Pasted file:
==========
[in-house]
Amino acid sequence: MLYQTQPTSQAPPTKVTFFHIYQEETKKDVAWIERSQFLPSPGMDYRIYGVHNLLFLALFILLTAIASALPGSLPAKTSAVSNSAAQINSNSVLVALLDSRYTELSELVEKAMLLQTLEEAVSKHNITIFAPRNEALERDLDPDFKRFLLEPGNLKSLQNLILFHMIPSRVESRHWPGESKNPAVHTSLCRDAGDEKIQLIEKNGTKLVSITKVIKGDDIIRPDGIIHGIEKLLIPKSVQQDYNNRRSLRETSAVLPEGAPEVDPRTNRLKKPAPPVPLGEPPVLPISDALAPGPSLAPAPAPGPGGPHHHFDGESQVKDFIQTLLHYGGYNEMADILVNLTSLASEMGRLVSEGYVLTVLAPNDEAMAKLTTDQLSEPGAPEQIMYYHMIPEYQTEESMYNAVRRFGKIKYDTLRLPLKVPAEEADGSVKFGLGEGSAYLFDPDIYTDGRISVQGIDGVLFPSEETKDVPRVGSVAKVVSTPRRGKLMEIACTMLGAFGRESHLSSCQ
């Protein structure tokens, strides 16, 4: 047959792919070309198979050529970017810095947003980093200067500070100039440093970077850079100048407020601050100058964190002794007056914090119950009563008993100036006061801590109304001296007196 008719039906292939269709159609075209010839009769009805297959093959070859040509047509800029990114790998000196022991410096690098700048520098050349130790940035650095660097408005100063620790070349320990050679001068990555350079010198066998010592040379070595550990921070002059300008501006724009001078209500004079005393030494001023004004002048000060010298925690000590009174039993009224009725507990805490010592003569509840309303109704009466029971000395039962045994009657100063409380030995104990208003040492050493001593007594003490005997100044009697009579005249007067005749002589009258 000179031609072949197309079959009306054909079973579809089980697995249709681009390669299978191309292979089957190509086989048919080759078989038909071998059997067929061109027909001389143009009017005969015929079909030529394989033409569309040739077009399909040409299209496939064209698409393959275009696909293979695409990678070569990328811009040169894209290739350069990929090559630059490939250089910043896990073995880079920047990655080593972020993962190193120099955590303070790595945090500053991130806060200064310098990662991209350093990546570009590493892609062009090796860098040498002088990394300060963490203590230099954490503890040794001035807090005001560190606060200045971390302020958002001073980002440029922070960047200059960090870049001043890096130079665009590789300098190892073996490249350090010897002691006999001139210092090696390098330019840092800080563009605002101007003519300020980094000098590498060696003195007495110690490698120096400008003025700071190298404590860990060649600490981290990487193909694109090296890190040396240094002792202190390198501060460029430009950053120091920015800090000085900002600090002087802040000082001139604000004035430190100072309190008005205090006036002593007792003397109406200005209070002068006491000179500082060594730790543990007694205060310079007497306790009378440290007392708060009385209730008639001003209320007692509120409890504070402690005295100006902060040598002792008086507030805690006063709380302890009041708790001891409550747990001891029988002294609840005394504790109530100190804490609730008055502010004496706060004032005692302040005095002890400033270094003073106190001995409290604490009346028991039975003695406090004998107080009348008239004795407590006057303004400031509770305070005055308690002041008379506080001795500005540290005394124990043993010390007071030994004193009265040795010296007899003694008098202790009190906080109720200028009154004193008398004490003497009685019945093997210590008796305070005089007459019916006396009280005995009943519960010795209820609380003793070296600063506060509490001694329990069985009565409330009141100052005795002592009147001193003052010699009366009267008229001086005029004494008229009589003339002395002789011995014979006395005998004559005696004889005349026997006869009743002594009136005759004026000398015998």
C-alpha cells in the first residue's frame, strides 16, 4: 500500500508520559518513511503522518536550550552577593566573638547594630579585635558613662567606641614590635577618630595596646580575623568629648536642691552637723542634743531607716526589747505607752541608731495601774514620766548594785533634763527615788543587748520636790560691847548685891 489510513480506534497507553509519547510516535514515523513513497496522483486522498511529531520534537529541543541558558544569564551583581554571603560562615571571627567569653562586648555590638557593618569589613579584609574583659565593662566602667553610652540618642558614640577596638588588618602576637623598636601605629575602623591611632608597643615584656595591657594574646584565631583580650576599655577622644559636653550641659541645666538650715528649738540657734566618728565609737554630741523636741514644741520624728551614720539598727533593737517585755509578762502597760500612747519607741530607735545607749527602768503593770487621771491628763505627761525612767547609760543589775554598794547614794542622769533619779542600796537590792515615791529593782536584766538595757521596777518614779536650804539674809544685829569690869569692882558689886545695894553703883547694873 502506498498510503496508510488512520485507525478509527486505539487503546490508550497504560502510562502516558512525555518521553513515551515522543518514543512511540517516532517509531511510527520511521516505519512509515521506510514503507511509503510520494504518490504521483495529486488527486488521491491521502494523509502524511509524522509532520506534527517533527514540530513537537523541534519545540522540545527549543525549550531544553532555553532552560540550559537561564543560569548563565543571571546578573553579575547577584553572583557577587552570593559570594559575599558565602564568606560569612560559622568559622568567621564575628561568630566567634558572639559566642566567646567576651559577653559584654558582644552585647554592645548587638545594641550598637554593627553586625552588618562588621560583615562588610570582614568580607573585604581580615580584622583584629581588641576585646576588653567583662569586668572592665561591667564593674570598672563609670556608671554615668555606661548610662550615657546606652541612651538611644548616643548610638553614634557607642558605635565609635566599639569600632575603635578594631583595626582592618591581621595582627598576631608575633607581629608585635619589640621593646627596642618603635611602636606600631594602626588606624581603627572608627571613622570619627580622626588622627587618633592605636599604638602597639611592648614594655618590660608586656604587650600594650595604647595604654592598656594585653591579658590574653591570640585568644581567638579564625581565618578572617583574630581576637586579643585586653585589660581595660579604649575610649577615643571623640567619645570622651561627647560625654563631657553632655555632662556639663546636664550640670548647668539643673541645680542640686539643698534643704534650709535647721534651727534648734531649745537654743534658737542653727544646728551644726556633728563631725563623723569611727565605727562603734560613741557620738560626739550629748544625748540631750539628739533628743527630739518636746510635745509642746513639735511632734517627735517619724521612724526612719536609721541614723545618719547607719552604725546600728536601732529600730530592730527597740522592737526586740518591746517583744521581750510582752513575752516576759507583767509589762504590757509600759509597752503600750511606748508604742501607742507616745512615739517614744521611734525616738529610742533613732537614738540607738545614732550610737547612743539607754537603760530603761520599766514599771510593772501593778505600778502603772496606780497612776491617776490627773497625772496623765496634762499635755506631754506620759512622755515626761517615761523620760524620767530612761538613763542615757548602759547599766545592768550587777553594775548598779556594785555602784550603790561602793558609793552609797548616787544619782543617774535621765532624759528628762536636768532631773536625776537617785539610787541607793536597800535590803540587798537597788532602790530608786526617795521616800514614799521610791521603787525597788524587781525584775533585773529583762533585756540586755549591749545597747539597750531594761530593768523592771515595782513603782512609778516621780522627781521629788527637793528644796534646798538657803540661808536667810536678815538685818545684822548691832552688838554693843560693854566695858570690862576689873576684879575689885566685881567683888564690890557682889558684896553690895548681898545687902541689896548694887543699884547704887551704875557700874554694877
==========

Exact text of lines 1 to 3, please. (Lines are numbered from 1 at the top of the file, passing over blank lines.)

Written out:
[in-house]
Amino acid sequence: MLYQTQPTSQAPPTKVTFFHIYQEETKKDVAWIERSQFLPSPGMDYRIYGVHNLLFLALFILLTAIASALPGSLPAKTSAVSNSAAQINSNSVLVALLDSRYTELSELVEKAMLLQTLEEAVSKHNITIFAPRNEALERDLDPDFKRFLLEPGNLKSLQNLILFHMIPSRVESRHWPGESKNPAVHTSLCRDAGDEKIQLIEKNGTKLVSITKVIKGDDIIRPDGIIHGIEKLLIPKSVQQDYNNRRSLRETSAVLPEGAPEVDPRTNRLKKPAPPVPLGEPPVLPISDALAPGPSLAPAPAPGPGGPHHHFDGESQVKDFIQTLLHYGGYNEMADILVNLTSLASEMGRLVSEGYVLTVLAPNDEAMAKLTTDQLSEPGAPEQIMYYHMIPEYQTEESMYNAVRRFGKIKYDTLRLPLKVPAEEADGSVKFGLGEGSAYLFDPDIYTDGRISVQGIDGVLFPSEETKDVPRVGSVAKVVSTPRRGKLMEIACTMLGAFGRESHLSSCQ
């Protein structure tokens, strides 16, 4: 047959792919070309198979050529970017810095947003980093200067500070100039440093970077850079100048407020601050100058964190002794007056914090119950009563008993100036006061801590109304001296007196 008719039906292939269709159609075209010839009769009805297959093959070859040509047509800029990114790998000196022991410096690098700048520098050349130790940035650095660097408005100063620790070349320990050679001068990555350079010198066998010592040379070595550990921070002059300008501006724009001078209500004079005393030494001023004004002048000060010298925690000590009174039993009224009725507990805490010592003569509840309303109704009466029971000395039962045994009657100063409380030995104990208003040492050493001593007594003490005997100044009697009579005249007067005749002589009258 000179031609072949197309079959009306054909079973579809089980697995249709681009390669299978191309292979089957190509086989048919080759078989038909071998059997067929061109027909001389143009009017005969015929079909030529394989033409569309040739077009399909040409299209496939064209698409393959275009696909293979695409990678070569990328811009040169894209290739350069990929090559630059490939250089910043896990073995880079920047990655080593972020993962190193120099955590303070790595945090500053991130806060200064310098990662991209350093990546570009590493892609062009090796860098040498002088990394300060963490203590230099954490503890040794001035807090005001560190606060200045971390302020958002001073980002440029922070960047200059960090870049001043890096130079665009590789300098190892073996490249350090010897002691006999001139210092090696390098330019840092800080563009605002101007003519300020980094000098590498060696003195007495110690490698120096400008003025700071190298404590860990060649600490981290990487193909694109090296890190040396240094002792202190390198501060460029430009950053120091920015800090000085900002600090002087802040000082001139604000004035430190100072309190008005205090006036002593007792003397109406200005209070002068006491000179500082060594730790543990007694205060310079007497306790009378440290007392708060009385209730008639001003209320007692509120409890504070402690005295100006902060040598002792008086507030805690006063709380302890009041708790001891409550747990001891029988002294609840005394504790109530100190804490609730008055502010004496706060004032005692302040005095002890400033270094003073106190001995409290604490009346028991039975003695406090004998107080009348008239004795407590006057303004400031509770305070005055308690002041008379506080001795500005540290005394124990043993010390007071030994004193009265040795010296007899003694008098202790009190906080109720200028009154004193008398004490003497009685019945093997210590008796305070005089007459019916006396009280005995009943519960010795209820609380003793070296600063506060509490001694329990069985009565409330009141100052005795002592009147001193003052010699009366009267008229001086005029004494008229009589003339002395002789011995014979006395005998004559005696004889005349026997006869009743002594009136005759004026000398015998």